An old house cannot be torn down or ripped apart in a bid to renovate it. It has to retain its identity. One such dwelling, the Thottahil house in Parappanangadi, was recently up for a makeover.
When a century-old house is renovated it’s not just the arithmetic of sq ft that comes into play. You are not just pulling down and fixing a house. It’s a whole lot of history you are meddling with.
And that’s what the Thottathil family and the architect did. Not only did they meddle with the old, but also created an exquisitely crafted piece of structure integrating the old with the new. Today, the house stands as a testimony to the history of bygone glorious days. To give it a facelift was no mean task. But the owners and architect Sindhu Kumar rose to the challenge and the end product is a visually stunning Thottathil House, looking as magnificent as it did over a 100 years ago.
Retired professor T.P. Mohammed, his wife and son Muneer had for a long time been contemplating a renovation. Yet they were apprehensive about the cost involved in doing up the 4,000 sq ft place with its 15 bedrooms spread out on three floors.
It was in this quaint old house that many a political bigwig of Malabar was born. Among them were Congressmen, Communists and Muslim League veterans. C. H. Mohammed Koya, Hyderali Shihab Thangal and several others had the distinction of spending at least a day in this house.
It all began when ages ago, Aishu Umma from the prestigious Keyi family in Thalassery was brought here as the young bride of Koyakutty from the Thottathil family. It was Koyakutty, who wanted his wife to have the best and cobbled up the structure, an ultimate in luxury. The house had over 75 inmates then. Of the 15 bedrooms, 10 were in the upper story. The house, once throbbing with life, went desolate as the joint family system disintegrated and the nuclear came up.
It was the Bangalore-based Muneer, a businessman, who took the initiative to redo Thottathil house. Muneer chose to go his own way with its style and construction. He later realized that he needed an architect with vision to build something new all the while retaining the history and grandeur of the old. That’s how Sindhu Kumar was roped in to the project.
The first structure to be touched was the padippura or the gate-house. This was the entrance to the courtyard and then to the house. Guests used to stay in an outhouse adjacent to the entrance. Several dignitaries and luminaries had made their home here for days on end. With a history and heritage of its own, it was decided to retain the padippura and the outhouse.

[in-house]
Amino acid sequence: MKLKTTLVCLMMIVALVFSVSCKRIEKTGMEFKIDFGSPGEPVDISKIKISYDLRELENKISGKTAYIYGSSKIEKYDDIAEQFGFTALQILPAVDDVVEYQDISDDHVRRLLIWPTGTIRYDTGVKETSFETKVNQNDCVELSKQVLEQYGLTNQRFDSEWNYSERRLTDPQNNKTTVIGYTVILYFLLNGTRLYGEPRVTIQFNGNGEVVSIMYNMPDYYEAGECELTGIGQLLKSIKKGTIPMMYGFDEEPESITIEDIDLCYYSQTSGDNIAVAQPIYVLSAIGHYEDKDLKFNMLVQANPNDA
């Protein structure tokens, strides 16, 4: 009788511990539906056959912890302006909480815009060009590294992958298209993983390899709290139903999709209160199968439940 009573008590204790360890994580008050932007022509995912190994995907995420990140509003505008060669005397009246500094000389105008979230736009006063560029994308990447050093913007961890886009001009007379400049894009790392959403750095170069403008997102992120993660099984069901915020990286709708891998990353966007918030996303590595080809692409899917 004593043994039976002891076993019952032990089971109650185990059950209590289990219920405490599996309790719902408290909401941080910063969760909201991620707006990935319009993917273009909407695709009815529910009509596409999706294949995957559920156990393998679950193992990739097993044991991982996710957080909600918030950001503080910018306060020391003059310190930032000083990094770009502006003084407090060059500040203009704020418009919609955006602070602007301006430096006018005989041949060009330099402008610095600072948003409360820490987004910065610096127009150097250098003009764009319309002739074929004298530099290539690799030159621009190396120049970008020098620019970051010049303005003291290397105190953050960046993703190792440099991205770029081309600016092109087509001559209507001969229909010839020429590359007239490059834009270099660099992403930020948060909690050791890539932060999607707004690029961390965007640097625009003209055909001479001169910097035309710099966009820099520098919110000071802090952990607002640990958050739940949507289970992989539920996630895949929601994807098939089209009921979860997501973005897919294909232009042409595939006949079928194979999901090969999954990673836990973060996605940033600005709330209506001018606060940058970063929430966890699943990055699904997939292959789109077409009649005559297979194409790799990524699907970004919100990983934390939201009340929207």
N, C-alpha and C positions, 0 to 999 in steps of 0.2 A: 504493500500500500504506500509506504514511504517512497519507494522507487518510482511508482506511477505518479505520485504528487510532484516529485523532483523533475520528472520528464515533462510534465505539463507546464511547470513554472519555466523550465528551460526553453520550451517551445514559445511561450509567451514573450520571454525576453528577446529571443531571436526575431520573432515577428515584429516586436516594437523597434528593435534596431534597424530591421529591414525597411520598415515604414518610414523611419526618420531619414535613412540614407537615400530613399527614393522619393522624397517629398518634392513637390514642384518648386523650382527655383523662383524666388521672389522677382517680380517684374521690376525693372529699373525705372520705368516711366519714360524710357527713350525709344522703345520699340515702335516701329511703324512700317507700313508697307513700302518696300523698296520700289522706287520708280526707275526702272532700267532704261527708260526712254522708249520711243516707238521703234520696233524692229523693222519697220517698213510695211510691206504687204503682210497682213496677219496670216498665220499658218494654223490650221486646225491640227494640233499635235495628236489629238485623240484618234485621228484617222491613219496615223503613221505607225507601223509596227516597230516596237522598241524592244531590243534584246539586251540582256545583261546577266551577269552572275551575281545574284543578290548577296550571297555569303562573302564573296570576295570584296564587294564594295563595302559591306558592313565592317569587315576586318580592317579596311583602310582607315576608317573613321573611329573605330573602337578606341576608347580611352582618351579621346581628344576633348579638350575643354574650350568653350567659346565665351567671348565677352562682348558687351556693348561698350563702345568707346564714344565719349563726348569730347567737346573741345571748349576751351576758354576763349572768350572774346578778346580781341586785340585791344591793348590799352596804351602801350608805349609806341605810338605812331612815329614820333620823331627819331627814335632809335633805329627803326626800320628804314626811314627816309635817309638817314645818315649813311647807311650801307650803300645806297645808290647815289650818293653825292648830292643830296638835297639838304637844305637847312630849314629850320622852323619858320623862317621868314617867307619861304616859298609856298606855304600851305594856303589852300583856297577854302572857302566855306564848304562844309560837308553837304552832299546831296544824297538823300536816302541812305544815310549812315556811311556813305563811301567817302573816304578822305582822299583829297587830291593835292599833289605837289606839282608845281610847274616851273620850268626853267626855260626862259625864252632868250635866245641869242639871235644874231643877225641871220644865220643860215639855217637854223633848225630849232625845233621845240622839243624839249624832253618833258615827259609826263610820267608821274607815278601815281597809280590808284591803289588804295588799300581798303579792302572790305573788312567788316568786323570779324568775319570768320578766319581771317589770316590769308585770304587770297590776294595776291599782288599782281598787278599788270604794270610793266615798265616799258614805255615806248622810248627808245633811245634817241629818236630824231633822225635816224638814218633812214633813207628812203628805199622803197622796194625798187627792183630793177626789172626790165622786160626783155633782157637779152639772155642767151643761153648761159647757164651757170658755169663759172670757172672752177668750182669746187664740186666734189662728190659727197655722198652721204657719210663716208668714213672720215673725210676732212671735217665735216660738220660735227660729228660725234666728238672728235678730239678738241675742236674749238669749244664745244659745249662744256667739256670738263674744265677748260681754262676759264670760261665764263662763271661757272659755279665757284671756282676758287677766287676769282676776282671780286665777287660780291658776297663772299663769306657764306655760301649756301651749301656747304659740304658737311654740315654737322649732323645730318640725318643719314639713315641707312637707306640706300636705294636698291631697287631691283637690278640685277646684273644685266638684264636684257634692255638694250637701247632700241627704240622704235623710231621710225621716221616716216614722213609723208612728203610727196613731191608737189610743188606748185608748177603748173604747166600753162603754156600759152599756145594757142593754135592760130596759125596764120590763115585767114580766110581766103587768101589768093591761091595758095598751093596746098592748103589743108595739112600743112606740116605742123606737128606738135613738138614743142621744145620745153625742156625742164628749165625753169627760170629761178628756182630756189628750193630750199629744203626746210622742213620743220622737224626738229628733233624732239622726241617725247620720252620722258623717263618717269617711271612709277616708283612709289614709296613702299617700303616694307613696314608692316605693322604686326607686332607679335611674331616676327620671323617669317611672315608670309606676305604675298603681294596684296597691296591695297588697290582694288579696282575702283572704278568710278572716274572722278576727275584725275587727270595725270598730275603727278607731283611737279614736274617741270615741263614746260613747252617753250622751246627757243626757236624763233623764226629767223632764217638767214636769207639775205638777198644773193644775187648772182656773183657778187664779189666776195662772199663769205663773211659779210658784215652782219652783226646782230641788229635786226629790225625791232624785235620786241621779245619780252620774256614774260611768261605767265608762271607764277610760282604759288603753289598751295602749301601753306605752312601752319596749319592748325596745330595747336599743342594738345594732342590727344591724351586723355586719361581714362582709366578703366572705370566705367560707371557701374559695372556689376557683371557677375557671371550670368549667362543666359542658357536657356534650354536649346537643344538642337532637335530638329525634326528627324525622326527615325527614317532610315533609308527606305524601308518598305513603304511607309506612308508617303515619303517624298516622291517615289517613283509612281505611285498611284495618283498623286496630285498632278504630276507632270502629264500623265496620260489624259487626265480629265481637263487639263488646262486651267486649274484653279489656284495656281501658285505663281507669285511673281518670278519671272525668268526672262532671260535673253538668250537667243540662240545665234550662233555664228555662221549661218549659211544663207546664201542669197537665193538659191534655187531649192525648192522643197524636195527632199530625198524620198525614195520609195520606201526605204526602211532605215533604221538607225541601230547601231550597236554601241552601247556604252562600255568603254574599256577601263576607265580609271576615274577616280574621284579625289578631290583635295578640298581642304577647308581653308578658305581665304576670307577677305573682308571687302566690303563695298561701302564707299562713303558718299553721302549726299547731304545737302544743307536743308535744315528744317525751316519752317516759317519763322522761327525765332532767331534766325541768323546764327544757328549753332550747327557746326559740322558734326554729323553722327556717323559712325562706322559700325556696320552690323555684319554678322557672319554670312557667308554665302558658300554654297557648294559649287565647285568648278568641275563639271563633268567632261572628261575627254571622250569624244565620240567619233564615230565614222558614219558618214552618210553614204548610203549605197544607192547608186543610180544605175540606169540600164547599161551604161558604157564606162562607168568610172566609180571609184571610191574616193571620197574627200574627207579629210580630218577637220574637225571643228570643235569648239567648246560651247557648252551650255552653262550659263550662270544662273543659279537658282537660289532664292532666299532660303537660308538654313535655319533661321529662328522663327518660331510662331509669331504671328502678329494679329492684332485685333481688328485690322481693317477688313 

The padippura roof has green tiles now. It’s flanked by gates on either side. From thereon, pavement tiles lead right up to the sit-out. With its black stripes the walkway looks impressive.
The sit-out is as simple as it can be. It leads to a long living room. The white vitrified floor tiles give the effect of purity and simplicity. What’s striking here are two large paintings in black and white. They are actually meant to cover two wide windows that open out to this area. The living room has fine pieces of antique furniture blending with the new.
A lot of thought had gone into utilizing space. An old, wide staircase in Iranian style, which consumed a whole lot of room was pulled down. Replacing it is a chic and elegant stairway in wood and glass. The ceiling was polished and retained.
A bedroom on the ground floor was knocked down and the dining area redone to give it a great deal of expanse. A store close to the bedroom was also brought down. This storeroom has been transformed into a lovely passage to the kitchen. The wash area sits here. There are two bedrooms on the ground floor replete with antique furniture. All new pieces in addition to the exquisite old ones were bought from the antiques market in Vatakara. The kitchen was redone using frosted glass and wood for the cabinets.
The third floor was completely brought down and the bedrooms on the second floor were re-modeled. Walls separating bedrooms were knocked down and the result was two splendorous bedrooms with regal accessories and attached bathrooms no less splendid.
Built totally according to Vaasthu priciples, almost all the windows and doors of the old structure have been reused. Thottathil House today is a mix of the old and the new.
Architect Sindhu Kumar shares her views with us
Do you think a profession in architecture is fit for a woman?
Well, as long as you don’t set limitations on yourself just because you are a woman, it’s fine. Once on the job, you have to interact a lot with professionals of the opposite sex. My initial training has helped me a lot in taking an active role in my job. I believe that when it comes to interior designing, women architects are a step ahead of their male counterparts.
Can’t you build a house without an architect?
What do you do if you want a designer dress? You will need the right fabric, the right color and the right stitching. If you want clothes like what all others wear, you can get them from readymade shops. In the same way, if you want a well designed and functional home, you definitely need an architect.
What do you expect of clients?
We respect clients who know where and how they stand. Quite a few come to us with scant respect for our profession. But there are a whole lot of women who come with pictures of beautiful homes they have collected over time. This helps us a lot.
Sindhu Kumar, Architect, Evolution, Kozhikode.